Last Updated: 7:59 AM, May 5, 2010
Posted: 3:07 AM, May 5, 2010Comments: 36
Every morning, Shahzad would leave wearing a suit and tie to go to work at a marketing firm, the Affinion Group in Norwalk, Conn., where he had been hired as a junior analyst in 2006 to prepare financial reports, a company spokesman said.
Despite their unremarkable exterior, the Shahzads sometimes made their neighbors wonder about them.
"He seemed like a hard worker, but he was always weird," said neighbor Brenda Thurman. "I didn't think he was that weird to do something like this."
Among the things that struck her as odd, Thurman said, was that Shahzad liked to jog late at night wearing dark-colored traditional Islamic robes along unlit streets. He told her he didn't like the sunlight.
"My husband said that he looked like a terrorist," Thurman said.
Tracy Howard, 46, who said Shahzad often carried black duffel bags, considered him "very nice and very quiet."
The couple had moved into the brand-new house in 2005, but for the first three years, Mian acted as if she spoke no English, Thurman said. It was only in their last year living there that Thurman discovered Mian spoke it fluently, having spent most of her life in the United States.
Officials at area mosques said they had had no contact with Shahzad or his wife, despite the fact that he had lived in the region for more than a decade after attending the University of Bridgeport.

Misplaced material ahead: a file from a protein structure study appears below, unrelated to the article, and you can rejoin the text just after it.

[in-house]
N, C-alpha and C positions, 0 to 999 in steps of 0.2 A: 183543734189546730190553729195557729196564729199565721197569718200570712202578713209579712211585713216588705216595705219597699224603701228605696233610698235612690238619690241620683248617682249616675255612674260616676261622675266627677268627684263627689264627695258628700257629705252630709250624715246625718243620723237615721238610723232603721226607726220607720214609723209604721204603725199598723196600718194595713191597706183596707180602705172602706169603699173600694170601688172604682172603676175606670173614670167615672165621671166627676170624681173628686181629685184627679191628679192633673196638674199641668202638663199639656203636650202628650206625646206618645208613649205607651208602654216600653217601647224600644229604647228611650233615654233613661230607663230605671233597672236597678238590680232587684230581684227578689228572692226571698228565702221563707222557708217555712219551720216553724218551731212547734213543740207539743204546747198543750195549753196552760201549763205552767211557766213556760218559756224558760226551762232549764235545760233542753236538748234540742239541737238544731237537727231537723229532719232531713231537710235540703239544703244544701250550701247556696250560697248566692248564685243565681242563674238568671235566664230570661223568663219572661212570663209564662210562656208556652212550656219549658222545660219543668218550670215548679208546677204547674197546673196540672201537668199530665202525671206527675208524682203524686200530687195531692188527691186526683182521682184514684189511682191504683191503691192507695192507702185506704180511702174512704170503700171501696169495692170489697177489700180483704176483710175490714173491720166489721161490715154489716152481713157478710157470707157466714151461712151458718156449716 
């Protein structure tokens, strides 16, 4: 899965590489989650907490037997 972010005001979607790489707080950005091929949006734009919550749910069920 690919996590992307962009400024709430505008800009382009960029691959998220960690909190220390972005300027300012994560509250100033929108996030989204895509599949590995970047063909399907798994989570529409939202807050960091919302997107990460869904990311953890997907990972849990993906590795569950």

"To our knowledge, no one has had knowledge or acquaintance with him," said Kashif Abdul-Karim, the imam of Masjid An-Noor in Bridgeport, which is the largest mosque in the area.
Employees at a local halal meat store said Shahzad would stop by monthly to buy meat and spices, but rarely raised an eyebrow.
"He doesn't talk too much. He speaks very quietly, you could barely hear him," said counterman Mohammed Abid, 54. "When I heard that guy did that, I was shocked."
When Shahzad bought the property he didn't say much to the broker -- except when he went on a rant about President George W. Bush's policies in Iraq.
"I didn't take it for anything, since a lot of people didn't like Bush," Igor Djuric told the Journal.
"But he was a little strong about expressing it." Both Shahzad and his wife come from prominent families in Pakistan.
Shahzad hails from the small village of Pabbi in the northwest of the country, but was raised in an upper-middle-class area of Karachi.
His father, retired Air Vice Marshall Baharul Haq, was a decorated aviator in the Pakistani Air Force, having been an instructor for the RAF in England, and is now the deputy director general of the country's civil aviation authority.